[6] One possible approach to predicting correlations among hydrometeors is to develop a prognostic or diagnostic equation for each of these correlations based on fundamental physical equations. While this approach is perhaps the most satisfying from a theoretical point of view, it suffers two drawbacks. First, it is computationally expensive. If the number of hydrometeors is n, then the number of correlations among those hydrometeors is n(n − 1)/2. That is, as n grows large, the number of correlations becomes proportional to n2, which is very large. For instance, if a microphysics scheme predicts both the number concentration and mixing ratio of cloud water, rain, cloud ice, and snow, then n = 8 and n(n − 1)/2 = 28. Hence there is an incentive to limit the cost of computing each correlation. Second, if each correlation is individually predicted using a physically based estimate, then the correlations so estimated may be inconsistent with each other. To take an extreme example, if variate X1 and variate X2 are perfectly correlated with each other, then correlations of a third variate X3 with X1 and X2 must be identical. However, simple physical estimates, which inevitably contain errors, will not ensure such a result.

[7] This paper presents a method that mitigates these two problems. It starts with an established mathematical framework that guarantees the internal consistency of the correlations. Within the strictures of this framework, it diagnoses values of each correlation using an inexpensive formula based on guidance from rigorous bounds on the correlations. The formula contains an adjustable parameter that must be empirically fit to observations or, in the case of this study, model-generated data.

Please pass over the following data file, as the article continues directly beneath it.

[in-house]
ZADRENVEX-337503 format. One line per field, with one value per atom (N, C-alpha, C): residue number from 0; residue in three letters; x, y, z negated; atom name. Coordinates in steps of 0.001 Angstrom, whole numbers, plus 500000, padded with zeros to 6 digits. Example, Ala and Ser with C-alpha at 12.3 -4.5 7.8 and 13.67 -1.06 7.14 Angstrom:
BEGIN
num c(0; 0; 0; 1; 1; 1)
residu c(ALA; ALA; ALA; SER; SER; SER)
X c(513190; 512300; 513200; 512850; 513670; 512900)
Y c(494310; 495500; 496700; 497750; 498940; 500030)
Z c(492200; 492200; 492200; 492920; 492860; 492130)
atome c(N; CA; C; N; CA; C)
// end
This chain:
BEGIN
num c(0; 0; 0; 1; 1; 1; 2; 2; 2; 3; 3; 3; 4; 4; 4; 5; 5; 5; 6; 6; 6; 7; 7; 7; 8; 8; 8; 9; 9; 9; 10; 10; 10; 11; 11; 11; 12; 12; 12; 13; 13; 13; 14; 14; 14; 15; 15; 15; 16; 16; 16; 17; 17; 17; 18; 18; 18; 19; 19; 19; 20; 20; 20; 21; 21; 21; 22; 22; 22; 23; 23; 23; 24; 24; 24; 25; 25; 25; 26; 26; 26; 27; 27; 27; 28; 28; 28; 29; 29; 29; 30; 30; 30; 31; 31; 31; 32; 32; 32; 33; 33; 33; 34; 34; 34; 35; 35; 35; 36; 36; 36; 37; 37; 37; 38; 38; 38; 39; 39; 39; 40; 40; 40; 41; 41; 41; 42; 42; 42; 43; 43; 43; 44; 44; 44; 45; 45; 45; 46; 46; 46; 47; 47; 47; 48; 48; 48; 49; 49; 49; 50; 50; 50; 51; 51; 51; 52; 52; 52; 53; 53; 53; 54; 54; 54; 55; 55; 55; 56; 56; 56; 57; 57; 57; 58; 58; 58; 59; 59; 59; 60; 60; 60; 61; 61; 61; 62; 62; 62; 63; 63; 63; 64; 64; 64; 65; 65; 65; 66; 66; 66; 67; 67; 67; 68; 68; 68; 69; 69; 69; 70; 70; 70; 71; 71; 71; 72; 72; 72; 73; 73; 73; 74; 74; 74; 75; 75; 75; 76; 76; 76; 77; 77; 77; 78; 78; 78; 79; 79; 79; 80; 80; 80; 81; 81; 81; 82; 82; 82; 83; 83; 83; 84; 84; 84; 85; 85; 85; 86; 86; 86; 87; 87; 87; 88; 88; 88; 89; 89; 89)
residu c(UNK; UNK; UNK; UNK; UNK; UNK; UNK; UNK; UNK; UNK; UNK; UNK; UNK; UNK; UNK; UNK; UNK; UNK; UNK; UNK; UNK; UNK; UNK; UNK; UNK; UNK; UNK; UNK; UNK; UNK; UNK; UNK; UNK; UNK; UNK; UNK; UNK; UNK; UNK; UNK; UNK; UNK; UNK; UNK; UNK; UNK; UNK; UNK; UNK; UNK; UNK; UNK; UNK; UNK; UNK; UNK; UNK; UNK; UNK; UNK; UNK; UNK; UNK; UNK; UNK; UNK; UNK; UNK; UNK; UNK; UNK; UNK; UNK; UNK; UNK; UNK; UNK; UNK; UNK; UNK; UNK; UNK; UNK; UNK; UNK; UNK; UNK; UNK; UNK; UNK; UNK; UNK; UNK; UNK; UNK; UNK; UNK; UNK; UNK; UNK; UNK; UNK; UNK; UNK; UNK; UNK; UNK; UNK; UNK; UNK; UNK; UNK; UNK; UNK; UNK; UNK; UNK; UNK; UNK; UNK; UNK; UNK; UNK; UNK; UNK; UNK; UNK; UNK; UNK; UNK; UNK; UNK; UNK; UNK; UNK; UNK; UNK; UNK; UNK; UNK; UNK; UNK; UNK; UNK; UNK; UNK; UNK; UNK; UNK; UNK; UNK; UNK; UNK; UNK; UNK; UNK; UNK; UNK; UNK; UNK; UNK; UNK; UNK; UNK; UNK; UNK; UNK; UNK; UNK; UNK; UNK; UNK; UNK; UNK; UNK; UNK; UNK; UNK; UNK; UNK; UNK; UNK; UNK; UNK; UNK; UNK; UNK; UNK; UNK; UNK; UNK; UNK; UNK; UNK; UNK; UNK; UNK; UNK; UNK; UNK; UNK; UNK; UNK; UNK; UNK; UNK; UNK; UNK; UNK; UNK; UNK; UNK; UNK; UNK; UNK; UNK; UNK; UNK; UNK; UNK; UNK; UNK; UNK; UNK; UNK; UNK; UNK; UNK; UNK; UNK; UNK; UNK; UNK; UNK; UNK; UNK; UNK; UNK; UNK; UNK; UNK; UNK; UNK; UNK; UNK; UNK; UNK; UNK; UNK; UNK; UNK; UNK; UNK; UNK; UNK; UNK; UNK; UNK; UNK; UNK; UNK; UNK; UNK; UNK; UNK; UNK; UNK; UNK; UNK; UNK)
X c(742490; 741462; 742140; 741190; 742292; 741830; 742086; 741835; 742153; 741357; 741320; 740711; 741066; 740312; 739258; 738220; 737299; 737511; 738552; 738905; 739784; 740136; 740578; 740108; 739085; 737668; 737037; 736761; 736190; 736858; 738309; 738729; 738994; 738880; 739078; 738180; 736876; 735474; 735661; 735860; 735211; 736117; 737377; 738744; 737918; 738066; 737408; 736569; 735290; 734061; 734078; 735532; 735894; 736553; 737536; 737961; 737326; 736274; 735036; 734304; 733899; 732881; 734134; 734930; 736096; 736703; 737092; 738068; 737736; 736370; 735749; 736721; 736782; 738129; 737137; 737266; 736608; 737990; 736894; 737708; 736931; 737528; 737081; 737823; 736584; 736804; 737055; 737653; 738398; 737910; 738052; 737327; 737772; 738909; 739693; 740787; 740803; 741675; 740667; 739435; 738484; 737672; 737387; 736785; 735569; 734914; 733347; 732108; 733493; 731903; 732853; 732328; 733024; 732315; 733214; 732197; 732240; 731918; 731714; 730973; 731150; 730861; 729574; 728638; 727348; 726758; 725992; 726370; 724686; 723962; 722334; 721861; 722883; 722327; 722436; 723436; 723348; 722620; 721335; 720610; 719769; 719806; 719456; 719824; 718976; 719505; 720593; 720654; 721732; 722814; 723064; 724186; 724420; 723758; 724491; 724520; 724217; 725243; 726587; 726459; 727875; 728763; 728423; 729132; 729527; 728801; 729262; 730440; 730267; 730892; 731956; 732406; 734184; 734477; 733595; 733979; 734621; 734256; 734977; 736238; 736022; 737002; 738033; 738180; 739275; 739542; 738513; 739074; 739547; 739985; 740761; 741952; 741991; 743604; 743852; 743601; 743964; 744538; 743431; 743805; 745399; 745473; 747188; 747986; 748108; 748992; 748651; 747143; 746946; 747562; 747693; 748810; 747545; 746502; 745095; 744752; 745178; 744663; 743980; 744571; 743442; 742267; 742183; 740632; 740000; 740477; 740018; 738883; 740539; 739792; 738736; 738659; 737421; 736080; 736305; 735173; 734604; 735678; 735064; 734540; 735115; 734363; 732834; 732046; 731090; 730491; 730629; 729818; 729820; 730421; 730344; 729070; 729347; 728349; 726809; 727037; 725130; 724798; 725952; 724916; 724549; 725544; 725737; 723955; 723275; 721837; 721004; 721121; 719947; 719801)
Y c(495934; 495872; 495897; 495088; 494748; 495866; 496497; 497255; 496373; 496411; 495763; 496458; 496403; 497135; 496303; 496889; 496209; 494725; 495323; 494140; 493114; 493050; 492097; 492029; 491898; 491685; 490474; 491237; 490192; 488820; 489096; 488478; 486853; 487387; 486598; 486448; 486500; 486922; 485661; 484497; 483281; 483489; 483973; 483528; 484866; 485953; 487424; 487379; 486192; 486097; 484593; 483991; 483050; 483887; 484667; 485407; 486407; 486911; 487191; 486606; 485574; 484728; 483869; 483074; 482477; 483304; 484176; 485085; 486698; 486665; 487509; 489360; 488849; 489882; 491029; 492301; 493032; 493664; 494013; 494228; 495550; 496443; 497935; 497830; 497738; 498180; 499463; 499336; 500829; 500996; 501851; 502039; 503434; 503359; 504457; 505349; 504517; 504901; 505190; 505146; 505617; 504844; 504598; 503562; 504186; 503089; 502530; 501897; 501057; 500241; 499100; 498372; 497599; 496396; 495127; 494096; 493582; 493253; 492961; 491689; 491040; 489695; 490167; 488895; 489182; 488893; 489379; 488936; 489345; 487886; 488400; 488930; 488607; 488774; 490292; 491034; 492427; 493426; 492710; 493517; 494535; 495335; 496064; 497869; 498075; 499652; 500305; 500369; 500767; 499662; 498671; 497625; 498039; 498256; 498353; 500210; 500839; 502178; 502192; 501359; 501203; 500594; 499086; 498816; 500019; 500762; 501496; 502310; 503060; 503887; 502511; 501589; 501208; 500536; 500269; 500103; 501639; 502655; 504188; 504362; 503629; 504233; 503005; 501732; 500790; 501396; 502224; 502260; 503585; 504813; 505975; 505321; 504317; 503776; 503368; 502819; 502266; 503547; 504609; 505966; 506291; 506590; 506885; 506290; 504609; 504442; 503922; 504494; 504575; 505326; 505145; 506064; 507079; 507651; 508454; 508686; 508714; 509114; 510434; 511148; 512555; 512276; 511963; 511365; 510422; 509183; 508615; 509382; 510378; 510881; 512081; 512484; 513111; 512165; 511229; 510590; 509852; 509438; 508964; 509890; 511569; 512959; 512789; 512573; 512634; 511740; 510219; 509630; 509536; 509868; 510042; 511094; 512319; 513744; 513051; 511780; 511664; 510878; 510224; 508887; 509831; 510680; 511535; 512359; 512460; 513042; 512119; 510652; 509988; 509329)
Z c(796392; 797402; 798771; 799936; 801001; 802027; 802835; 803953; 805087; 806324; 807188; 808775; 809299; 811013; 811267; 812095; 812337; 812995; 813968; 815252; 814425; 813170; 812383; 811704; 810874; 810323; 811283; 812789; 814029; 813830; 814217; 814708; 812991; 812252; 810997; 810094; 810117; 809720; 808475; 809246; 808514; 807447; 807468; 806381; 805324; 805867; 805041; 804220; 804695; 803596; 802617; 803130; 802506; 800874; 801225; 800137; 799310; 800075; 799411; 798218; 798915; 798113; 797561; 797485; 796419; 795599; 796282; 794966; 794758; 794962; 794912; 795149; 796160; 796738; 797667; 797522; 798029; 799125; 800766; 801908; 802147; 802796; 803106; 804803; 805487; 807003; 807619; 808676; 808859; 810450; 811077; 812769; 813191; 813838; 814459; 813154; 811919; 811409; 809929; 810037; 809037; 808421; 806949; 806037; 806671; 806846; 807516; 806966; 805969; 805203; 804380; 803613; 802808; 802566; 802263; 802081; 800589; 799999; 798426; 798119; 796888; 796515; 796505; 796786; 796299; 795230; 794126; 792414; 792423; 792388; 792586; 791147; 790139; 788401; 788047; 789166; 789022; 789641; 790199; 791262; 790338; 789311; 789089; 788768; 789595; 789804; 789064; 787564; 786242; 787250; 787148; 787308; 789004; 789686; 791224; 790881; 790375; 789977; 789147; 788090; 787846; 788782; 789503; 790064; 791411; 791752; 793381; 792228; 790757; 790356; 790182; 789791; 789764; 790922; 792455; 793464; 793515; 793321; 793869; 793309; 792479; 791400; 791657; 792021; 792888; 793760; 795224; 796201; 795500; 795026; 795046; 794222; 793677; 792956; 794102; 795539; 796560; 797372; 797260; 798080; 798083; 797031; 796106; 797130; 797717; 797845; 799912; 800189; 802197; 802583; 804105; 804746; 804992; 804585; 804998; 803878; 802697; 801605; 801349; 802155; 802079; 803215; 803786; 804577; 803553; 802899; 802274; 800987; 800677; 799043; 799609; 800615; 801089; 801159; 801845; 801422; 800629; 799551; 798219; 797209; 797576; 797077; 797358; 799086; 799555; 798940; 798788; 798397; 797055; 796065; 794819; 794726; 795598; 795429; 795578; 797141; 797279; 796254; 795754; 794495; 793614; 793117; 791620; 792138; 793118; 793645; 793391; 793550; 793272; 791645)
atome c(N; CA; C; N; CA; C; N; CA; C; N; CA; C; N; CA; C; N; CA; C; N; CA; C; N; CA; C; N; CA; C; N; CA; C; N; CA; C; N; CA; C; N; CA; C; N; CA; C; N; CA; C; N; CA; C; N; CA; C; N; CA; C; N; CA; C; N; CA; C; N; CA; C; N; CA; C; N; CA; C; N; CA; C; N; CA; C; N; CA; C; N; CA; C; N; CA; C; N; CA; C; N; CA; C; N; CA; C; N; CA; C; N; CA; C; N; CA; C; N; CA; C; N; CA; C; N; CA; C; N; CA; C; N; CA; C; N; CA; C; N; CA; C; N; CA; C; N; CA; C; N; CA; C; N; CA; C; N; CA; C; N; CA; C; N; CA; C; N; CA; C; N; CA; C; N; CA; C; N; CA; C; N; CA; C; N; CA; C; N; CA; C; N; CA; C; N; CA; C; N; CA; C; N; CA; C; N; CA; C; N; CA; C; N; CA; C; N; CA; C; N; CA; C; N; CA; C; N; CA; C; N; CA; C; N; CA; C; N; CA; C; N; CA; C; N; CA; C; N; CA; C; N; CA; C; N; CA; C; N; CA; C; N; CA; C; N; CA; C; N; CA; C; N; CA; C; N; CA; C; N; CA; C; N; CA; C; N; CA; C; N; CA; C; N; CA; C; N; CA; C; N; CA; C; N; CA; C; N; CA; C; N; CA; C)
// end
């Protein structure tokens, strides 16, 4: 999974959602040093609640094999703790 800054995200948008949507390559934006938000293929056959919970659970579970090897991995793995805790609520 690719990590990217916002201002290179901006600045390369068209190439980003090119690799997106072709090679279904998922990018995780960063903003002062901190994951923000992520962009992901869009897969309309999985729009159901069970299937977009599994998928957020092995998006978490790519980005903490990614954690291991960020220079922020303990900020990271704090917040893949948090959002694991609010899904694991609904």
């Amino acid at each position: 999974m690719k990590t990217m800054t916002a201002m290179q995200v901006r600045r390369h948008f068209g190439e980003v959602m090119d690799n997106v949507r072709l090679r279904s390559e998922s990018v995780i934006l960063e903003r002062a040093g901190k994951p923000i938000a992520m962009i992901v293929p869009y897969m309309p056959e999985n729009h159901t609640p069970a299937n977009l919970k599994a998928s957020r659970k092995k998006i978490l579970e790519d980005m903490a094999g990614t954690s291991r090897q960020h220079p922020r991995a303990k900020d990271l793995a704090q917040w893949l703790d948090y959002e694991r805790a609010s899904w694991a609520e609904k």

[8] The new method is tested noninteractively using output from a large-eddy simulation (LES) model. The LES model does not serve as a host model for the correlation parameterization; rather, in this study, the LES model produces turbulent fluxes and other moments that serve as input to the new method for the purpose of noninteractive tests. The LES model also produces correlations that serve as validation data. We perform LESs of three mixed-phase Arctic clouds. The first case is based upon the Indirect and Semi-Direct Aerosol Campaign (ISDAC) field experiment; the second is based upon the Mixed-Phase Arctic Cloud Experiment (M-PACE) field experiment, period B; and the third is based on M-PACE period A. These three cloud cases differ in their surface fluxes and microphysical characteristics. Correlations computed from 3D snapshots of the LES are compared to estimates provided by the new method. In this preliminary effort, we have not implemented the correlation estimates interactively in a large-scale host model.